Ho’s piece took place in the basement, which was too small by far for the number of people in the crowd. She and a partner wrote texts in black marker on two facing walls in the basement. On one side we found citations from works of Jean Genet, the Algerian writer Assia Djebar, an excerpt of the manifesto of 121, and a study of the Japanese art school of painting, the Gutai group.

On the facing wall Ho and her partner continued to write out texts, also from Genet and other Algerian authors. Once they finished writing out a citation they immediately effaced it by washing it away with soap and water. Once the text had been more or less removed they once again wrote out a new text.

When the texts were washed away, the two performers placed clean crumpled sheets of paper in glasses of water. They drank the water from the glass then placed the sodden sheets on the floor. The action concluded with the washing away of the written texts on both walls.

Again with Ho’s piece, I felt the constraints of the limited time. Her action of writing and effacement could go on for days and days--the white walls of the gallery would slowly turn grey as the texts of the modern Arab experience appeared and disappeared.

We went upstairs to see a hear a curious audio performance entitled “Playing War Games”, by Dave Chokroun and Fremk van Delft. This was announced as a performance involving live bees. Those who were allergic were asked to watch the presentation from outside, which was a bit pointless because cloth screens covered the gallery windows. I braved the danger and squeezed back inside.

The performers donned clear acrylic masks and wrapped their heads in fine netting, which would be used to contain the bees on their person. As it began, it was announced that the bees would be released. The performers unscrewed the lids of a jar that hung around their necks. As I discovered later there were indeed live bees in the jars, but in the packed cramped space of the gallery they were impossible to see.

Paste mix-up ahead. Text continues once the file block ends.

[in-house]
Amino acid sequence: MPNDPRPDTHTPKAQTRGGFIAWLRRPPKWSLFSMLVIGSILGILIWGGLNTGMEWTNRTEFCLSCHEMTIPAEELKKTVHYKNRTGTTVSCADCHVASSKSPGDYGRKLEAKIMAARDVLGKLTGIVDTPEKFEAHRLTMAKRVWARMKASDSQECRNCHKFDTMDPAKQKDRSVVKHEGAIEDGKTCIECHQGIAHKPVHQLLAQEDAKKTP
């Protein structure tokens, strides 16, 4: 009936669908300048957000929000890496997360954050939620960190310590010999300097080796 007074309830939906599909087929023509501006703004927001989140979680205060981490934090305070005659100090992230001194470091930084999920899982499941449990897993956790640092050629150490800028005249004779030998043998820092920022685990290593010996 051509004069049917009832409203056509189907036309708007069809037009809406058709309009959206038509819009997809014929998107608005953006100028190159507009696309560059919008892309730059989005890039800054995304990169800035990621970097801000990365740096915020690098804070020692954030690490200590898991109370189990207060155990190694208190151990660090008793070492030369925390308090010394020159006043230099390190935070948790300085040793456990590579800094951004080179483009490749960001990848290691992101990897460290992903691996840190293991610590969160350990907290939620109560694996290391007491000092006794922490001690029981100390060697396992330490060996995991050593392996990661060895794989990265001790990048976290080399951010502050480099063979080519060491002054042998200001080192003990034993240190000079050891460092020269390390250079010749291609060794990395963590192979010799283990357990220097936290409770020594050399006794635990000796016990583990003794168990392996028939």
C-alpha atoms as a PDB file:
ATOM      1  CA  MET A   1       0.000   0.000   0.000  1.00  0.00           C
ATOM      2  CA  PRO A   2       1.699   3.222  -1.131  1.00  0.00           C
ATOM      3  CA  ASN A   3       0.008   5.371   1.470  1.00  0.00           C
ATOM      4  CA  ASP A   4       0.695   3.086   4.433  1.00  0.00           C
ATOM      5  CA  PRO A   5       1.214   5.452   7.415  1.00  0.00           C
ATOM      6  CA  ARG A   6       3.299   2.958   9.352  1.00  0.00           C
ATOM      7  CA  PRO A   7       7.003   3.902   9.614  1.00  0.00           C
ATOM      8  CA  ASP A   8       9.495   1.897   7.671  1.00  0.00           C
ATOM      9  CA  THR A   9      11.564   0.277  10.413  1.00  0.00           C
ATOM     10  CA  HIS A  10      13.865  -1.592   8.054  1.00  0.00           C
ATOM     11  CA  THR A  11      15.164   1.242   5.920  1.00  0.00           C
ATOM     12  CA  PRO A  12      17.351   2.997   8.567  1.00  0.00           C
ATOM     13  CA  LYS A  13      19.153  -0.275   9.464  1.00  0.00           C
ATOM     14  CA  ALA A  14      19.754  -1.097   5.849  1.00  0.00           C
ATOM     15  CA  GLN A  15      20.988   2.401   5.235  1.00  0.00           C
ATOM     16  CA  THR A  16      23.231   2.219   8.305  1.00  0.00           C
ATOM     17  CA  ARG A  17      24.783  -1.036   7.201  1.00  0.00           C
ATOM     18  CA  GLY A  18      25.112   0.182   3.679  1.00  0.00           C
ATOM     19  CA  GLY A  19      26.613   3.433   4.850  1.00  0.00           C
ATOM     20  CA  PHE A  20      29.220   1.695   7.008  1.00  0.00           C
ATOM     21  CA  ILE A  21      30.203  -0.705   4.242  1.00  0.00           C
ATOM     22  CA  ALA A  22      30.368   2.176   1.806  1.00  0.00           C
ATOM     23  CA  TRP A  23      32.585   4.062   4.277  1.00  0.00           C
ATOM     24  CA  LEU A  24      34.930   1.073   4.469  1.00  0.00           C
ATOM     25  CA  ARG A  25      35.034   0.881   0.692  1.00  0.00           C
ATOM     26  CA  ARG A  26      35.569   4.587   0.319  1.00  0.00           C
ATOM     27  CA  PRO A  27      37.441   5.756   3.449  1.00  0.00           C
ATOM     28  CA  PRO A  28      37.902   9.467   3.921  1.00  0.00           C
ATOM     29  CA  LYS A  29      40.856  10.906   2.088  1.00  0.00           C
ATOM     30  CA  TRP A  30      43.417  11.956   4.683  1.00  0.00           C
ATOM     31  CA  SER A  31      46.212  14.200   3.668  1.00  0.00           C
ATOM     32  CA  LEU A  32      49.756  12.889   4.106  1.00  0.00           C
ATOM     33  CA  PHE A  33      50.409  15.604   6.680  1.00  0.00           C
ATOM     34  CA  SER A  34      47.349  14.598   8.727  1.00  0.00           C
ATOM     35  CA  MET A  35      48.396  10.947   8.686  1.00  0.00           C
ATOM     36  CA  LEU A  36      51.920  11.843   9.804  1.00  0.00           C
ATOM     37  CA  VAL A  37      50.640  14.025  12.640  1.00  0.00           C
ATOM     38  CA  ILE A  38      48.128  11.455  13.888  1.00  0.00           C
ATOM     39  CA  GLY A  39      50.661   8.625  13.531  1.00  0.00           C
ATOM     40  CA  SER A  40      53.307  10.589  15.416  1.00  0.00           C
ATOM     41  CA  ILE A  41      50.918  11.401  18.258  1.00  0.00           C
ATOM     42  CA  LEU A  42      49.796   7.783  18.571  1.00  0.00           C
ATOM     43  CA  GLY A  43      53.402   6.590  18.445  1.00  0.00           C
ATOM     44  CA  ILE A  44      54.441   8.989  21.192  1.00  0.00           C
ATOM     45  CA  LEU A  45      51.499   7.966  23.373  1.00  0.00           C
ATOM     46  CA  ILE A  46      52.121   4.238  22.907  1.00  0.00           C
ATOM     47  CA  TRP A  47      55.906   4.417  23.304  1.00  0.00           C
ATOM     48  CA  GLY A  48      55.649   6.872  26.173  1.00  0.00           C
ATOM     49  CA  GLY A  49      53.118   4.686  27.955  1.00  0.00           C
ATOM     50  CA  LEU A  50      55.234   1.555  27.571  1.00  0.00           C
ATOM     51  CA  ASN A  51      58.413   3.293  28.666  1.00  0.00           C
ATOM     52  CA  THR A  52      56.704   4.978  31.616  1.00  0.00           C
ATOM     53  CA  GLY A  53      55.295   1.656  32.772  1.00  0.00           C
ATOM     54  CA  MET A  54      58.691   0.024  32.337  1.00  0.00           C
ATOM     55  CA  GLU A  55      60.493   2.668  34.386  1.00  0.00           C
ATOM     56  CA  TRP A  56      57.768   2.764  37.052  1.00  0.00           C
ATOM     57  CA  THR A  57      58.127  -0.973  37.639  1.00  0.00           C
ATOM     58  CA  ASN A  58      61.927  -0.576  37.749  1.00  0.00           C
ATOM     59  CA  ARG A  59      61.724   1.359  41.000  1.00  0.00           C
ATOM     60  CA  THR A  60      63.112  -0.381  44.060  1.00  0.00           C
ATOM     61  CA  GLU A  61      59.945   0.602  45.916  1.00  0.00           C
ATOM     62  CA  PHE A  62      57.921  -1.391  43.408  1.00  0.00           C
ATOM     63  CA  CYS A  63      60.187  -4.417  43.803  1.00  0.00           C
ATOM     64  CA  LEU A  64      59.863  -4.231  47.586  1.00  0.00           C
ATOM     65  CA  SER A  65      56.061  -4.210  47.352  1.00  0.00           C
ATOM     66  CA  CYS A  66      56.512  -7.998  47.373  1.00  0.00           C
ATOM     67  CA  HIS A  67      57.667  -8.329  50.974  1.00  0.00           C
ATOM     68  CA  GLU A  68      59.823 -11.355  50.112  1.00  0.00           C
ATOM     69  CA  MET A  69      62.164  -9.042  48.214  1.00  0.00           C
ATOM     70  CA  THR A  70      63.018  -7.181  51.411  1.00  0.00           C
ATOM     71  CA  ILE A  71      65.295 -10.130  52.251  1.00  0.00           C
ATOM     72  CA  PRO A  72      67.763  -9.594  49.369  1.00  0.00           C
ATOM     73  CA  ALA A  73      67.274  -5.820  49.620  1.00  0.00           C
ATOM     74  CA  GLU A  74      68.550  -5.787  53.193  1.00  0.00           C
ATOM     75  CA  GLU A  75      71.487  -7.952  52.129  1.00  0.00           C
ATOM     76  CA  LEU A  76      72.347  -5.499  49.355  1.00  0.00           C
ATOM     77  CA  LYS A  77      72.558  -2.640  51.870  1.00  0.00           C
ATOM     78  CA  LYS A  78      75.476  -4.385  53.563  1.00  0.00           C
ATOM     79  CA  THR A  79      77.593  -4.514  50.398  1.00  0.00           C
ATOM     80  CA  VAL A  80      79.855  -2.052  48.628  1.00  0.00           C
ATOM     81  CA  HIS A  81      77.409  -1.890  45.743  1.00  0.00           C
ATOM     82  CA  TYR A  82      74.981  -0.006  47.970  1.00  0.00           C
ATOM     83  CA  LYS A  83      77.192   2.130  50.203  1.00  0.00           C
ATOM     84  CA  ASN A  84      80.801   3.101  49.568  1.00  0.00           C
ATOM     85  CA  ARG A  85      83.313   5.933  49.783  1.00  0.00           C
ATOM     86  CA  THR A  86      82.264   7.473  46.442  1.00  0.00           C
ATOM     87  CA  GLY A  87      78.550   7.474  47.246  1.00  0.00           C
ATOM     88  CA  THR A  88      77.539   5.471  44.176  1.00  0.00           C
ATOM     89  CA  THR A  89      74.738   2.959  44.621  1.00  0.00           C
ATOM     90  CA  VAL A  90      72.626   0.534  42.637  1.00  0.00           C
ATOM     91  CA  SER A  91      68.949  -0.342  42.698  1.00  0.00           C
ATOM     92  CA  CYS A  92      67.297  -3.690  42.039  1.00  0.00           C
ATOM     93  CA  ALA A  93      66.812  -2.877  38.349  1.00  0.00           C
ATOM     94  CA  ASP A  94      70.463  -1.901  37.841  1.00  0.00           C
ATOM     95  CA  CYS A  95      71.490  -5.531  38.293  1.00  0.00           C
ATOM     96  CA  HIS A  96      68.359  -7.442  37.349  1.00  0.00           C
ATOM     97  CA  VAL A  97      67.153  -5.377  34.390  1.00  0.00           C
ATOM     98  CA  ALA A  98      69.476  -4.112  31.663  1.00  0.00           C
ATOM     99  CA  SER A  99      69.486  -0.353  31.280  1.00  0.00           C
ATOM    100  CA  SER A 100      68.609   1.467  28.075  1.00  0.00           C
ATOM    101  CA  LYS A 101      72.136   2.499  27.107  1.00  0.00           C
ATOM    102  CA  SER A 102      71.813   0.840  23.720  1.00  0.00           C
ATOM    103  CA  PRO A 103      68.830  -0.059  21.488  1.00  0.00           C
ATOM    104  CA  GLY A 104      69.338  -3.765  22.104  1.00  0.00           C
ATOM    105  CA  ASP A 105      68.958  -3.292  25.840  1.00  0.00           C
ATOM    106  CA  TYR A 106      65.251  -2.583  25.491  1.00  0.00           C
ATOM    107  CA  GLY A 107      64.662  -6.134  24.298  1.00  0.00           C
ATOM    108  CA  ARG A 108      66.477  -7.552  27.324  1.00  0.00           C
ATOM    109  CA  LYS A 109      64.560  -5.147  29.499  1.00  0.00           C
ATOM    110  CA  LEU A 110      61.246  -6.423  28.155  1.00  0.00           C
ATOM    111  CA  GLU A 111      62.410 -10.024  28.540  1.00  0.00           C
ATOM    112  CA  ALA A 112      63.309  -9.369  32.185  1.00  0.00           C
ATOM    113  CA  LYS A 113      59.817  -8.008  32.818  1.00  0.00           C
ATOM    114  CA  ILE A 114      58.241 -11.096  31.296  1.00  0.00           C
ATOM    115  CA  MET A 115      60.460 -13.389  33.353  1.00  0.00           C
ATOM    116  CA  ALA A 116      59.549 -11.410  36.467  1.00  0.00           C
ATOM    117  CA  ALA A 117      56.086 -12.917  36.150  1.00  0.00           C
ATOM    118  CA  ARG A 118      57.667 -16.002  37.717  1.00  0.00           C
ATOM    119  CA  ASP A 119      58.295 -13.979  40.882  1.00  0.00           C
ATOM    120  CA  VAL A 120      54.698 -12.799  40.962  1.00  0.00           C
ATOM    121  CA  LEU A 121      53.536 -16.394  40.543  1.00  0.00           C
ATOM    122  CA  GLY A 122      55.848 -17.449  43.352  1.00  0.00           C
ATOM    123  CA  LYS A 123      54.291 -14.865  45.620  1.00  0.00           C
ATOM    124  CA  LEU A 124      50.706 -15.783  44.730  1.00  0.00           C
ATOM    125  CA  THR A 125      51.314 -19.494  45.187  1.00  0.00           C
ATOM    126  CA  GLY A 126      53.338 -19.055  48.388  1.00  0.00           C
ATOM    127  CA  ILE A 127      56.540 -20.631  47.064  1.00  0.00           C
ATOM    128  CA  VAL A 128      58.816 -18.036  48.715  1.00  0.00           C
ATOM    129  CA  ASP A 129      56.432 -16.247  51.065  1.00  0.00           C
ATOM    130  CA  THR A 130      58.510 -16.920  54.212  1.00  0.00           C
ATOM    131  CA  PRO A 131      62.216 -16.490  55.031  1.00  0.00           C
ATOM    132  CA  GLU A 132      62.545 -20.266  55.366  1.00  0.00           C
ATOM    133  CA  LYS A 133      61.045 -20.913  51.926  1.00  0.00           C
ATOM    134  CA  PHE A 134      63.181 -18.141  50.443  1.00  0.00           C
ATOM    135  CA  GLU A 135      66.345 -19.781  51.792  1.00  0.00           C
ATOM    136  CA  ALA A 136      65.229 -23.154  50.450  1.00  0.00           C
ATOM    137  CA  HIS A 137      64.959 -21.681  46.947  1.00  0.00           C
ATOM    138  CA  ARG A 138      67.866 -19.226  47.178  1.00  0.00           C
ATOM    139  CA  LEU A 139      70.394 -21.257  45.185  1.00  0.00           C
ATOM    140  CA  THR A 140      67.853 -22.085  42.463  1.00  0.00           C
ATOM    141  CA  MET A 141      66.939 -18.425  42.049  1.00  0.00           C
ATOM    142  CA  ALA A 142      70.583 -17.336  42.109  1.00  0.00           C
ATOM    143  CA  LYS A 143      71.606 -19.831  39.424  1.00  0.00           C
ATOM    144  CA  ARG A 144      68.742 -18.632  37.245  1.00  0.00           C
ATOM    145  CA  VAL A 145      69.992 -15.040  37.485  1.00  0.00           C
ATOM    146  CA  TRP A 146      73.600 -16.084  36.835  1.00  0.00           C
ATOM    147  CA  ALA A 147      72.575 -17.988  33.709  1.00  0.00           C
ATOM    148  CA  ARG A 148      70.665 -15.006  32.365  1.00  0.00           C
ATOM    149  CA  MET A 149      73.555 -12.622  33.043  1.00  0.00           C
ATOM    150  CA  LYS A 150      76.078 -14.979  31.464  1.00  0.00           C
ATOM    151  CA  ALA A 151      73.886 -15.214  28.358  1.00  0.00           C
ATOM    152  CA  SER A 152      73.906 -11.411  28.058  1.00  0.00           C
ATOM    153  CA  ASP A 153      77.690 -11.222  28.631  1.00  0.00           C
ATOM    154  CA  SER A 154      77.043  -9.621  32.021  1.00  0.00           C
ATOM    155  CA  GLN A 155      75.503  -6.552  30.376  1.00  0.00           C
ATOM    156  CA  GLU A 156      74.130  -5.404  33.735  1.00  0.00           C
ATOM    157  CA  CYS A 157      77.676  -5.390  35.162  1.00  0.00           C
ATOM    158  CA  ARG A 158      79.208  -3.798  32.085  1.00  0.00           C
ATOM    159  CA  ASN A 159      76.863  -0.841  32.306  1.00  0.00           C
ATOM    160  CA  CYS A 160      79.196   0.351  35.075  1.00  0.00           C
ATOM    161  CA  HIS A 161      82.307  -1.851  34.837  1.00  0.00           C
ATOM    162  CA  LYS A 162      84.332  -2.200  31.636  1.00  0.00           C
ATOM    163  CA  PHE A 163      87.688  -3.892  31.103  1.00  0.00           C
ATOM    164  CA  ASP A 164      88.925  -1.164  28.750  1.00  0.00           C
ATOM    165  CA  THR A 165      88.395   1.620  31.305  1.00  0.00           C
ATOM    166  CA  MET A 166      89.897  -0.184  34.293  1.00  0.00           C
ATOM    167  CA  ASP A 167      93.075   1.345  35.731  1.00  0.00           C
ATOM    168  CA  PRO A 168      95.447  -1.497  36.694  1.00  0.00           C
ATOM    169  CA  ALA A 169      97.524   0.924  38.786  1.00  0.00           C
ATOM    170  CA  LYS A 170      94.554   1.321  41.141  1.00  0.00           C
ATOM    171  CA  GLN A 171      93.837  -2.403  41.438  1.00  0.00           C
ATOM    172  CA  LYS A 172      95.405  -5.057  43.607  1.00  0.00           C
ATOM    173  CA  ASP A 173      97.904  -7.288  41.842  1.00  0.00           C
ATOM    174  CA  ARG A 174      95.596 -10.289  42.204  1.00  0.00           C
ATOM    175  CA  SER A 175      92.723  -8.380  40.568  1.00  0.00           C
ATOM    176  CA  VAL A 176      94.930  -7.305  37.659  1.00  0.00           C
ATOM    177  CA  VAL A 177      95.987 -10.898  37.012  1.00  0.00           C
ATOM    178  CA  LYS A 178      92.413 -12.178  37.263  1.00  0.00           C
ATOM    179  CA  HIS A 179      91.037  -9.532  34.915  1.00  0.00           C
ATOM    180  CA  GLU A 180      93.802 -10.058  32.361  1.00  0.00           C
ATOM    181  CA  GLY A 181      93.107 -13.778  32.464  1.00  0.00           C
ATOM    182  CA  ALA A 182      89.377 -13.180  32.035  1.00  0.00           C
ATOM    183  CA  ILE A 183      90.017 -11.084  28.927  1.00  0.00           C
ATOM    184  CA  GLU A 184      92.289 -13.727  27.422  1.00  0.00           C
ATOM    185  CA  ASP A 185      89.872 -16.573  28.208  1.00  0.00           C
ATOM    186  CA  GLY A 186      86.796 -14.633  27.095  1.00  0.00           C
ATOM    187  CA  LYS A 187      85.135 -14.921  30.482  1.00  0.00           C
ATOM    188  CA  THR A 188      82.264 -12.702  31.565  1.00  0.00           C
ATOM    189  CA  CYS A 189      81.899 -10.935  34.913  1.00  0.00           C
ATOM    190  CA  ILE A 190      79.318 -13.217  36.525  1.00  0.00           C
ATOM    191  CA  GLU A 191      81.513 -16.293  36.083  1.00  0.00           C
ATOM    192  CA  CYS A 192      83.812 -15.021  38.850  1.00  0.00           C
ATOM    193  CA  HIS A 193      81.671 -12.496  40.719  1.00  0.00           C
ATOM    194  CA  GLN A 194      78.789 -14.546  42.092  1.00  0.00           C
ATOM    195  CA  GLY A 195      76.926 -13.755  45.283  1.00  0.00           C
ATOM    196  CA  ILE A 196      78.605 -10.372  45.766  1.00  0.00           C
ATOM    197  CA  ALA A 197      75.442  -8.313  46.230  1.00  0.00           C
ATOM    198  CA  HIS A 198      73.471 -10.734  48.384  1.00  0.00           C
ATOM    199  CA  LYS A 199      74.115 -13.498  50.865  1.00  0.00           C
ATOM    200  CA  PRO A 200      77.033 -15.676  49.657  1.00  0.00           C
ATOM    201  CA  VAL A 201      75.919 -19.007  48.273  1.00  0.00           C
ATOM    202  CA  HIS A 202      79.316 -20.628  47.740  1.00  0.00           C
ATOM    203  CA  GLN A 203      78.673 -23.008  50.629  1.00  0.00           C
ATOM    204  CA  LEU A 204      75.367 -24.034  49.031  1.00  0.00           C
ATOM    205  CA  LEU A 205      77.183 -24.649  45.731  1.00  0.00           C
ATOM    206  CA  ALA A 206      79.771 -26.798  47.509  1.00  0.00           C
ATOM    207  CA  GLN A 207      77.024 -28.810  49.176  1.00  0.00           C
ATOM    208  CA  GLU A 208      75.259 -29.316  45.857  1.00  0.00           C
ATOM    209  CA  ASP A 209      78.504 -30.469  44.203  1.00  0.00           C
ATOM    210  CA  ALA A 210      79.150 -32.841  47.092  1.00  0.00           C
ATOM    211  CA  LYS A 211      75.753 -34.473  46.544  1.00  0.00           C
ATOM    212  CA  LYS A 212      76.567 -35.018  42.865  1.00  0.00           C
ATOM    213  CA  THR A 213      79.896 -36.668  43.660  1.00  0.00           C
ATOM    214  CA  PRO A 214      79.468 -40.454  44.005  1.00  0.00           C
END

The meat of their action consisted in a musical performance, which involved one of the performers playing the miced seat-back of a metal chair with two string bows. The other performer seemed to activate some control; perhaps it was the light intensity of the hive-like sculpture, which glowed in the centre of the space.

Our last stop was the Gam Gallery to see the work of Lupe Martinez. She had spent the day gathering detritus from the neighborhood and bringing it into the gallery. A pile of broken bricks, pieces of roofing tiles, a rusted piece of banister, a paper crown, a wooden pallet, stalks and cuttings of weeds and wildflowers, most of which came from the vacant lot next door where the Pantages theatre had stood just a few days previously. These items were representative of the ideas of shelter, home and asylum.

The finale of her day-long action consisted of gathering handfuls of dust, pieces of stone and brick that she had gathered during the day and placing them on and near a triangular pile of brick that she had build in a corner of the gallery. In the middle of this slow movement of gathering material and carefully placing it on the pile of debris, there was a loud voice at the open door of the gallery.

Someone was asking if this was an event for native people, were natives welcome or was it only for whites? The response to the intrusion was an invitation to come on in, but to shut up. This elicited the comeback “This is my land, asshole. No one tells me to shut up, white boy.” The back and forth continued a moment longer, before the visitor moved on and there was quiet. Martinez concluded the piece by lying down upon the metal banister and singing a song in Spanish, evocative of home, asylum and shelter.